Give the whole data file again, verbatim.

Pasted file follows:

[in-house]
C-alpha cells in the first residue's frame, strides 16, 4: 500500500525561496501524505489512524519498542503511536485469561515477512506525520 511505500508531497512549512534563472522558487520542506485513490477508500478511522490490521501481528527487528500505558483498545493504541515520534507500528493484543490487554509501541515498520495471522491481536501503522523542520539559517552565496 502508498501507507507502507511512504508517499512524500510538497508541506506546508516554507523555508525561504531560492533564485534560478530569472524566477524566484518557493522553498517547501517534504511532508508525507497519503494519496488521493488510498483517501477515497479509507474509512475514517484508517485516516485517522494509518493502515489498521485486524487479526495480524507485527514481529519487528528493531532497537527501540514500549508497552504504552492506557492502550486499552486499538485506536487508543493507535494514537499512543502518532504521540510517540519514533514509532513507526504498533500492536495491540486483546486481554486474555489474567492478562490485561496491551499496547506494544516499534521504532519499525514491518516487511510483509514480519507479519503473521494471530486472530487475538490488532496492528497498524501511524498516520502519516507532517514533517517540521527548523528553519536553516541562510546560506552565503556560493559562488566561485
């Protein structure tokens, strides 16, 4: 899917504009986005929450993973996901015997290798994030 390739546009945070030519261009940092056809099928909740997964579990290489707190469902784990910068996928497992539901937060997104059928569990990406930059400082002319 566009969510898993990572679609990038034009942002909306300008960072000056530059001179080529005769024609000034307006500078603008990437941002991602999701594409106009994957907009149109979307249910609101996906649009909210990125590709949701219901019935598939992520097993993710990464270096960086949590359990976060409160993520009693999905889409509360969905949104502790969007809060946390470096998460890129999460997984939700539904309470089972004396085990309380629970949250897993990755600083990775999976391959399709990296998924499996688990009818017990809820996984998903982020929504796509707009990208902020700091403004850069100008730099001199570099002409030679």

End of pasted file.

[in-house]
C-alpha cells in the first residue's frame, strides 16, 4: 500500500525561496501524505489512524519498542503511536485469561515477512506525520 511505500508531497512549512534563472522558487520542506485513490477508500478511522490490521501481528527487528500505558483498545493504541515520534507500528493484543490487554509501541515498520495471522491481536501503522523542520539559517552565496 502508498501507507507502507511512504508517499512524500510538497508541506506546508516554507523555508525561504531560492533564485534560478530569472524566477524566484518557493522553498517547501517534504511532508508525507497519503494519496488521493488510498483517501477515497479509507474509512475514517484508517485516516485517522494509518493502515489498521485486524487479526495480524507485527514481529519487528528493531532497537527501540514500549508497552504504552492506557492502550486499552486499538485506536487508543493507535494514537499512543502518532504521540510517540519514533514509532513507526504498533500492536495491540486483546486481554486474555489474567492478562490485561496491551499496547506494544516499534521504532519499525514491518516487511510483509514480519507479519503473521494471530486472530487475538490488532496492528497498524501511524498516520502519516507532517514533517517540521527548523528553519536553516541562510546560506552565503556560493559562488566561485
């Protein structure tokens, strides 16, 4: 899917504009986005929450993973996901015997290798994030 390739546009945070030519261009940092056809099928909740997964579990290489707190469902784990910068996928497992539901937060997104059928569990990406930059400082002319 566009969510898993990572679609990038034009942002909306300008960072000056530059001179080529005769024609000034307006500078603008990437941002991602999701594409106009994957907009149109979307249910609101996906649009909210990125590709949701219901019935598939992520097993993710990464270096960086949590359990976060409160993520009693999905889409509360969905949104502790969007809060946390470096998460890129999460997984939700539904309470089972004396085990309380629970949250897993990755600083990775999976391959399709990296998924499996688990009818017990809820996984998903982020929504796509707009990208902020700091403004850069100008730099001199570099002409030679």